The 50 Years Ago column from the December 1980 issue of the Socialist Standard
One of the things Labour Governments are supposed to do is to keep up wages. Since the present government came in there have been big reductions in the wool, cotton and jute industries and there are now pending movements to reduce wages in building, agriculture, mining, boot and shoe production and railways. These applications for reductions cover about three million workers. Mr. Snowden, as Chancellor of the Exchequer, controls the Civil Service. Their cost of living bonus is governed by an agreement, made as a temporary measure in 1920. The agreement never gave them the full increase corresponding to the rise in prices, and it is admitted that their cost of living has not fallen by as large a percentage as is indicated by the Ministry of Labour index. The staff’s claim for a revised agreement was side-tracked by being referred to the Civil Service Royal Commission, and they therefore contend that until the Commission reports, no further reductions should have taken place. Mr. Snowden replied by giving them a five point reduction. When they protested, he replied by lamenting the ‘ingratitude” of the Civil Servants. Why workers in Government employment should be grateful when a Labour Government, contrary to the whole theory of the Labour Party, reduces their pay, it is difficult to understand.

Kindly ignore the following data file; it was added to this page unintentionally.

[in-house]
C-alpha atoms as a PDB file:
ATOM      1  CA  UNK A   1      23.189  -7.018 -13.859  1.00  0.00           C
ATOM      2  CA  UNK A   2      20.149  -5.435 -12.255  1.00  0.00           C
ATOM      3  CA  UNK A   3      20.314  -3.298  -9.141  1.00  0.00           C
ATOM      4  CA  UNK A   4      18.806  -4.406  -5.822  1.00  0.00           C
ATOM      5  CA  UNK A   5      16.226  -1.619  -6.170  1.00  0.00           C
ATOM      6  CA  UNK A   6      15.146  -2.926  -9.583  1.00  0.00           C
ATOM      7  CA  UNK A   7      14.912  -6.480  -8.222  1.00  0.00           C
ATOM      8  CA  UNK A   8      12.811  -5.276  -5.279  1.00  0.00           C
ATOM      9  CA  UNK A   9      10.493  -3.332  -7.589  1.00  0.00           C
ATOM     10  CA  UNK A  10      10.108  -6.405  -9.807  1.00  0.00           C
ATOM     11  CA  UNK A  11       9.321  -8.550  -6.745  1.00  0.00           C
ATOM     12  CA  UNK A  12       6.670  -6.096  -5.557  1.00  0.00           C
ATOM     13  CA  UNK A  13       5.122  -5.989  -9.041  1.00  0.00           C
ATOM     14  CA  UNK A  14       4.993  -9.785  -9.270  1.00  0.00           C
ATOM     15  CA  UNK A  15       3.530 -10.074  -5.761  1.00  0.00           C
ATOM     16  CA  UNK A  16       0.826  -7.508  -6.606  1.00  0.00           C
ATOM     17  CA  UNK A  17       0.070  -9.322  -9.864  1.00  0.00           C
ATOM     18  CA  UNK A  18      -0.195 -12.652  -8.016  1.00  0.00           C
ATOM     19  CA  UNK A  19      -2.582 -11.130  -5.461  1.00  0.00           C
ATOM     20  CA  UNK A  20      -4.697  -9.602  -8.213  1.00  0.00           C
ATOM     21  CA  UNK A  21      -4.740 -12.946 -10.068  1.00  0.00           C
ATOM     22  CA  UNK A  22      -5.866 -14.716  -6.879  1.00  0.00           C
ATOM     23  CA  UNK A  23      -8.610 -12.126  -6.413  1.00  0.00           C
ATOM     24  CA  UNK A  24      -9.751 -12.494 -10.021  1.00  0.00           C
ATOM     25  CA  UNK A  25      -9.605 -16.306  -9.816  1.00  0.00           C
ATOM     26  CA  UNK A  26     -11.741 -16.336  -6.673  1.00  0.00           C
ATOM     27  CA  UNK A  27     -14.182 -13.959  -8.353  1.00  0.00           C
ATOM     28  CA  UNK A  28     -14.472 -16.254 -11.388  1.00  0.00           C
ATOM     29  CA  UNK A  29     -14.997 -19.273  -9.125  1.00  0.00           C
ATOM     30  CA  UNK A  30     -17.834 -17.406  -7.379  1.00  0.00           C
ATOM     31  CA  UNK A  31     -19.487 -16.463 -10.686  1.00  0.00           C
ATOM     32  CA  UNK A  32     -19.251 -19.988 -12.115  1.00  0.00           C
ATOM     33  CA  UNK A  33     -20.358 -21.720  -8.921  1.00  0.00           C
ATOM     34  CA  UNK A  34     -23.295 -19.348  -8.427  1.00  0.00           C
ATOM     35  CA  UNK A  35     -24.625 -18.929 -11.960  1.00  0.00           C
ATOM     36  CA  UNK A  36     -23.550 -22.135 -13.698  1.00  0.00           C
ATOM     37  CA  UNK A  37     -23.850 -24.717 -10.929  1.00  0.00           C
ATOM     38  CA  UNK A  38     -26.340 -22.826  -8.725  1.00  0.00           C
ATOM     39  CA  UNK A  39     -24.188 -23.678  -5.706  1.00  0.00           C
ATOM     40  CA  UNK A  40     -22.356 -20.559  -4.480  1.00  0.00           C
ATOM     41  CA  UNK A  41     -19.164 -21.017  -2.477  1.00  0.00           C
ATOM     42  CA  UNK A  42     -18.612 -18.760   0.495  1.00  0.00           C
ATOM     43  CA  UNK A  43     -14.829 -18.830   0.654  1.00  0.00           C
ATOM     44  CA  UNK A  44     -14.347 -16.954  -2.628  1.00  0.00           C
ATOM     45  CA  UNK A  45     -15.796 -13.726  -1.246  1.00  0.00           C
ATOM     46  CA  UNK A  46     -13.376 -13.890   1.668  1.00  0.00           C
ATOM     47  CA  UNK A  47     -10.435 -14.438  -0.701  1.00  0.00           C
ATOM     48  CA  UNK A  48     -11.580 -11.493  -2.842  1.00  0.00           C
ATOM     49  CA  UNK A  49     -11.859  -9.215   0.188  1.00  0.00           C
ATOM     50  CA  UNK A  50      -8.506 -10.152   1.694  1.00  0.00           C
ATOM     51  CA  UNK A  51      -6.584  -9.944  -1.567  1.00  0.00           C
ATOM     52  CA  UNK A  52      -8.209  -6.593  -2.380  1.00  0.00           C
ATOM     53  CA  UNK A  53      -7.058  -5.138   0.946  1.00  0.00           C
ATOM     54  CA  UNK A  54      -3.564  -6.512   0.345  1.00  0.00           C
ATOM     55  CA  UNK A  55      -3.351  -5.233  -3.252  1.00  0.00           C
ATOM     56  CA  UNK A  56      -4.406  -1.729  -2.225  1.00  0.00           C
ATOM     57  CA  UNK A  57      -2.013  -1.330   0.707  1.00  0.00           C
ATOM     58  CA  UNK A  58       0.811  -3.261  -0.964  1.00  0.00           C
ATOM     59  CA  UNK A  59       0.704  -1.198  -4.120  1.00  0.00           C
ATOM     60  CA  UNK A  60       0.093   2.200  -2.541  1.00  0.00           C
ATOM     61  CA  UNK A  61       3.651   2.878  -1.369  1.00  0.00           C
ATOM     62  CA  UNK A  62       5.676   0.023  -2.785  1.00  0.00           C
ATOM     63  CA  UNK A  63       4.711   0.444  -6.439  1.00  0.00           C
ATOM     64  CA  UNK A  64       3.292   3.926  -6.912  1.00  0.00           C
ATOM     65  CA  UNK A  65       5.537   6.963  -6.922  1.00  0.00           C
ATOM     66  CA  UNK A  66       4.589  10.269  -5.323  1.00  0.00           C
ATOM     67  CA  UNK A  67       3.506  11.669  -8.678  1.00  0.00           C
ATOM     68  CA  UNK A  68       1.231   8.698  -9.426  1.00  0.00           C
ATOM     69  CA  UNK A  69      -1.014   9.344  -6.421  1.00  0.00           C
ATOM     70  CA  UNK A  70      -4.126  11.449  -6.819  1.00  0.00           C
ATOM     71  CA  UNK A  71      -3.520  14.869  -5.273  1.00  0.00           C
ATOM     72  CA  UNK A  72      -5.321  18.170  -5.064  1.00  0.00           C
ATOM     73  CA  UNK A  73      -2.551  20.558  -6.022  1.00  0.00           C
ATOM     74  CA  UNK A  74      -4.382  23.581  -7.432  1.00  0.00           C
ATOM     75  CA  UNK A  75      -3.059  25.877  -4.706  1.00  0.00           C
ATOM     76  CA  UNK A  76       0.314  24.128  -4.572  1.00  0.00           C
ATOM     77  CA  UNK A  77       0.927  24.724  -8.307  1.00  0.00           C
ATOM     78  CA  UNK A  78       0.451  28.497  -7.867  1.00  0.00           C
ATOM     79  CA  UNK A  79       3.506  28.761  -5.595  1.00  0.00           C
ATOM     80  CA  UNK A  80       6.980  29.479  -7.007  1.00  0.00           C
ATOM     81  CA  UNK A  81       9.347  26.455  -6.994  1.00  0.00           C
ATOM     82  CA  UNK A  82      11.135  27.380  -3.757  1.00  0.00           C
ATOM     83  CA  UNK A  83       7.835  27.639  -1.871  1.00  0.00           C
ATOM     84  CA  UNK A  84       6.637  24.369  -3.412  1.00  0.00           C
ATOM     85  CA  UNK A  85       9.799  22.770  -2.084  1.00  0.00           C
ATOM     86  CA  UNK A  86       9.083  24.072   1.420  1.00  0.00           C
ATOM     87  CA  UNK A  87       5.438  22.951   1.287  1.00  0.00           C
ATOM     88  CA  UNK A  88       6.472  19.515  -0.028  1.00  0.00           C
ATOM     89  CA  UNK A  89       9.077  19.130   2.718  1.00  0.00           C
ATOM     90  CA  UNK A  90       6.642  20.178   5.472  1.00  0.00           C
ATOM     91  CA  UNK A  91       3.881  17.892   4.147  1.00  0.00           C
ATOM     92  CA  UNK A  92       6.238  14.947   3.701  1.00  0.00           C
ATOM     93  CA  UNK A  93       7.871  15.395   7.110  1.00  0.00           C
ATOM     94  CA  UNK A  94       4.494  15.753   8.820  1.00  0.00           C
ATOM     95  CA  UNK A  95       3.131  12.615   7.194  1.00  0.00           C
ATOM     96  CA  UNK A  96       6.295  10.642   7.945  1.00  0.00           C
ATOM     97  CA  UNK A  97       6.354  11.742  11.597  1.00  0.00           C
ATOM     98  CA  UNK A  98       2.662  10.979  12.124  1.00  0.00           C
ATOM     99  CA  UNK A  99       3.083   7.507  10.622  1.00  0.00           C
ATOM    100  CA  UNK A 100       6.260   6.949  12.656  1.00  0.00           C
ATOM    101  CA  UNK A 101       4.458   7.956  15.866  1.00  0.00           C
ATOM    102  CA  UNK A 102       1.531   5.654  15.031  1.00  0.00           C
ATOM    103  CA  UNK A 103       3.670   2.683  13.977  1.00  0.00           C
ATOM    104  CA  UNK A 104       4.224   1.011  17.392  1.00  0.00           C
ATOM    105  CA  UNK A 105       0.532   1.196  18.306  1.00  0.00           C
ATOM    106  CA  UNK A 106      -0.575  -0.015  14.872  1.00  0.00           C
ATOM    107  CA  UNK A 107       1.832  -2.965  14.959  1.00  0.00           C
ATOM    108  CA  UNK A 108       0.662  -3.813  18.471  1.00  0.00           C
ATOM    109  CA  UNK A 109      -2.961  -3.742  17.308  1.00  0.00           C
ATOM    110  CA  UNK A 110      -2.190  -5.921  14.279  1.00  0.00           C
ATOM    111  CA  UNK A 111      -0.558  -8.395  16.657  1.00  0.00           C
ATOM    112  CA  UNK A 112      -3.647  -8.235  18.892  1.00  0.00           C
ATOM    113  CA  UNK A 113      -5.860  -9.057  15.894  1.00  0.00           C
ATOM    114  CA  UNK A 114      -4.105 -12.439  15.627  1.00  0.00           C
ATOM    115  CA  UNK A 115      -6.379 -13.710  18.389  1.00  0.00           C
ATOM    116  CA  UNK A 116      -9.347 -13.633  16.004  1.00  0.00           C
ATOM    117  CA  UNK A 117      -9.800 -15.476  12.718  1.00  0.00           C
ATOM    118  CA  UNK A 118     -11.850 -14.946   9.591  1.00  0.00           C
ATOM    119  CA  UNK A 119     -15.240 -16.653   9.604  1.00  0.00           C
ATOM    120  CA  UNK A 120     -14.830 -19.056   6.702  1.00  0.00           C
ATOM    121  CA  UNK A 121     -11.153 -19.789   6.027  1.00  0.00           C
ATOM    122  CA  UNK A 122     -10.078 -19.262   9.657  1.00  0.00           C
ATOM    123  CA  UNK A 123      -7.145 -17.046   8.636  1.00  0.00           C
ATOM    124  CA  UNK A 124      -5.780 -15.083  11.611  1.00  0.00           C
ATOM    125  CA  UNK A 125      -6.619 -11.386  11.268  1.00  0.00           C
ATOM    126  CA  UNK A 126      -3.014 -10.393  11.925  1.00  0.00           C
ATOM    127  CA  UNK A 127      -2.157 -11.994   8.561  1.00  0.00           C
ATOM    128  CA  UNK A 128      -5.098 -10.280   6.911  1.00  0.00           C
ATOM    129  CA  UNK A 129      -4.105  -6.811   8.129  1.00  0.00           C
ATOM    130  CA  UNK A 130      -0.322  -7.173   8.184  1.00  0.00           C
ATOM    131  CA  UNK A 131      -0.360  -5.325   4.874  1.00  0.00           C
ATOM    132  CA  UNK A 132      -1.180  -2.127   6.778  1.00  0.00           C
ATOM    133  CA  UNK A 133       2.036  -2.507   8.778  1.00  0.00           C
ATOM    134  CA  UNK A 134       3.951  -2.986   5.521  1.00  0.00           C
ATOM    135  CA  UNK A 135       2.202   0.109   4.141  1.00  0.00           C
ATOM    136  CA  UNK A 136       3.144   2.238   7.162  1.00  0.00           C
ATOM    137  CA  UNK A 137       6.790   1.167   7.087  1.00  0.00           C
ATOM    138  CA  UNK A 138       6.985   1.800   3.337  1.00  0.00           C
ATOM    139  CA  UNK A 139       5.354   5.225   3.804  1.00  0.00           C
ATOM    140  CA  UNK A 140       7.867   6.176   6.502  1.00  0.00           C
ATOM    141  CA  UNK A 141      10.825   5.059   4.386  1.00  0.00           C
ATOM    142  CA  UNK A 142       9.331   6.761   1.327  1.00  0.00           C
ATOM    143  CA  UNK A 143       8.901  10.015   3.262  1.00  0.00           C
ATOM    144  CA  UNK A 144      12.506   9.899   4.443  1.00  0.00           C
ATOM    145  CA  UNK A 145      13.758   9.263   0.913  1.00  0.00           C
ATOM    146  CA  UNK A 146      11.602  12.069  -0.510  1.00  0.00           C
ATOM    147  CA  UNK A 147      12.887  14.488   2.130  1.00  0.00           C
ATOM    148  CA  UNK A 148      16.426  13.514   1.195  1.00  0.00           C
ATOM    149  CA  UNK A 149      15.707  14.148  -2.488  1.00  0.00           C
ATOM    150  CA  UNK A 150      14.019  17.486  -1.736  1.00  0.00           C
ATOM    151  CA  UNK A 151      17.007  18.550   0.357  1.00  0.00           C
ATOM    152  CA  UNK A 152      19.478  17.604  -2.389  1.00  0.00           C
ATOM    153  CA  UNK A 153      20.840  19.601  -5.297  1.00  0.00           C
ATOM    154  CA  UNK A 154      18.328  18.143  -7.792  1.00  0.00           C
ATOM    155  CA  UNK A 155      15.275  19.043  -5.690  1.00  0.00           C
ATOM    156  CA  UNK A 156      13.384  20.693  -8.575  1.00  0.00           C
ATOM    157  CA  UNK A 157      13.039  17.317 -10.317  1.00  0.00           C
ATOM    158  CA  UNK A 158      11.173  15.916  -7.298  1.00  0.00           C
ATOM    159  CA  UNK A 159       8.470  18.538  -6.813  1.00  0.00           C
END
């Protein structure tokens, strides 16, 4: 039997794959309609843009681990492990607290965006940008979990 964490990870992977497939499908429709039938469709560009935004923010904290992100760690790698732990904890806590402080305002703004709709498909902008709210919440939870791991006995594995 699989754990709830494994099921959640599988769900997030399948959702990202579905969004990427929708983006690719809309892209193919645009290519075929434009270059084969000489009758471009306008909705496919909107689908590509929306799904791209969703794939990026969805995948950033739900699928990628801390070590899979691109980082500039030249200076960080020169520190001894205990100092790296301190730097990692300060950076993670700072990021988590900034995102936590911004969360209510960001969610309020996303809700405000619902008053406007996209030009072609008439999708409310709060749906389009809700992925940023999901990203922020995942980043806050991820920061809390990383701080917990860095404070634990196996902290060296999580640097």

From an editorial in the Socialist Standard, December 1930.